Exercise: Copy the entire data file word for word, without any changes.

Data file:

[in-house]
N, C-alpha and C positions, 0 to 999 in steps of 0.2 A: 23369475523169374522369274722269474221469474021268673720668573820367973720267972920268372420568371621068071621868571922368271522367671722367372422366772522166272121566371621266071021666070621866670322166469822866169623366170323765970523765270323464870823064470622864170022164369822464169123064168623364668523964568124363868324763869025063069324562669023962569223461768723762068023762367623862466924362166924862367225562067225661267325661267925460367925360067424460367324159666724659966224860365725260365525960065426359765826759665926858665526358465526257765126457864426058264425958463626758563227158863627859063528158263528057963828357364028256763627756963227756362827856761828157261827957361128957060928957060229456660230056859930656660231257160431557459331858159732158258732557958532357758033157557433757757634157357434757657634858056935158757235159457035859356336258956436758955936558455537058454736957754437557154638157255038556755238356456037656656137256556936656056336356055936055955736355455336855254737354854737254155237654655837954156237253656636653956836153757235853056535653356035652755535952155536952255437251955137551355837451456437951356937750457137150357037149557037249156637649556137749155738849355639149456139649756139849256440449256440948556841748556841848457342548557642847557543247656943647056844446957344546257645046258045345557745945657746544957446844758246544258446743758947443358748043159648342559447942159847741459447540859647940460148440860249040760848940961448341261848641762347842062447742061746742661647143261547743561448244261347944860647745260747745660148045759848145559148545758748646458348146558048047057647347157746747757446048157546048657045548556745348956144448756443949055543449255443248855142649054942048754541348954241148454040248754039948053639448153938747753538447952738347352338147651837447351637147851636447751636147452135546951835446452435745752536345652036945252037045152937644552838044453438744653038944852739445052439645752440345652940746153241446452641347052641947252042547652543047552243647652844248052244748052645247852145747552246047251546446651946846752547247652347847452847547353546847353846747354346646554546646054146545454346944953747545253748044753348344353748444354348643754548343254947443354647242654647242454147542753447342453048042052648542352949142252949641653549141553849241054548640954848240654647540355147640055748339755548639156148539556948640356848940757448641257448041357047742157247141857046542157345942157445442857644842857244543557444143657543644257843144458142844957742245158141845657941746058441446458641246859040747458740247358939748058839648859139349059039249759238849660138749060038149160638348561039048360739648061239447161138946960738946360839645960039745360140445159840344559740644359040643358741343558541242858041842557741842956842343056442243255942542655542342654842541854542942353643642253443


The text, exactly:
[in-house]
N, C-alpha and C positions, 0 to 999 in steps of 0.2 A: 23369475523169374522369274722269474221469474021268673720668573820367973720267972920268372420568371621068071621868571922368271522367671722367372422366772522166272121566371621266071021666070621866670322166469822866169623366170323765970523765270323464870823064470622864170022164369822464169123064168623364668523964568124363868324763869025063069324562669023962569223461768723762068023762367623862466924362166924862367225562067225661267325661267925460367925360067424460367324159666724659966224860365725260365525960065426359765826759665926858665526358465526257765126457864426058264425958463626758563227158863627859063528158263528057963828357364028256763627756963227756362827856761828157261827957361128957060928957060229456660230056859930656660231257160431557459331858159732158258732557958532357758033157557433757757634157357434757657634858056935158757235159457035859356336258956436758955936558455537058454736957754437557154638157255038556755238356456037656656137256556936656056336356055936055955736355455336855254737354854737254155237654655837954156237253656636653956836153757235853056535653356035652755535952155536952255437251955137551355837451456437951356937750457137150357037149557037249156637649556137749155738849355639149456139649756139849256440449256440948556841748556841848457342548557642847557543247656943647056844446957344546257645046258045345557745945657746544957446844758246544258446743758947443358748043159648342559447942159847741459447540859647940460148440860249040760848940961448341261848641762347842062447742061746742661647143261547743561448244261347944860647745260747745660148045759848145559148545758748646458348146558048047057647347157746747757446048157546048657045548556745348956144448756443949055543449255443248855142649054942048754541348954241148454040248754039948053639448153938747753538447952738347352338147651837447351637147851636447751636147452135546951835446452435745752536345652036945252037045152937644552838044453438744653038944852739445052439645752440345652940746153241446452641347052641947252042547652543047552243647652844248052244748052645247852145747552246047251546446651946846752547247652347847452847547353546847353846747354346646554546646054146545454346944953747545253748044753348344353748444354348643754548343254947443354647242654647242454147542753447342453048042052648542352949142252949641653549141553849241054548640954848240654647540355147640055748339755548639156148539556948640356848940757448641257448041357047742157247141857046542157345942157445442857644842857244543557444143657543644257843144458142844957742245158141845657941746058441446458641246859040747458740247358939748058839648859139349059039249759238849660138749060038149160638348561039048360739648061239447161138946960738946360839645960039745360140445159840344559740644359040643358741343558541242858041842557741842956842343056442243255942542655542342654842541854542942353643642253443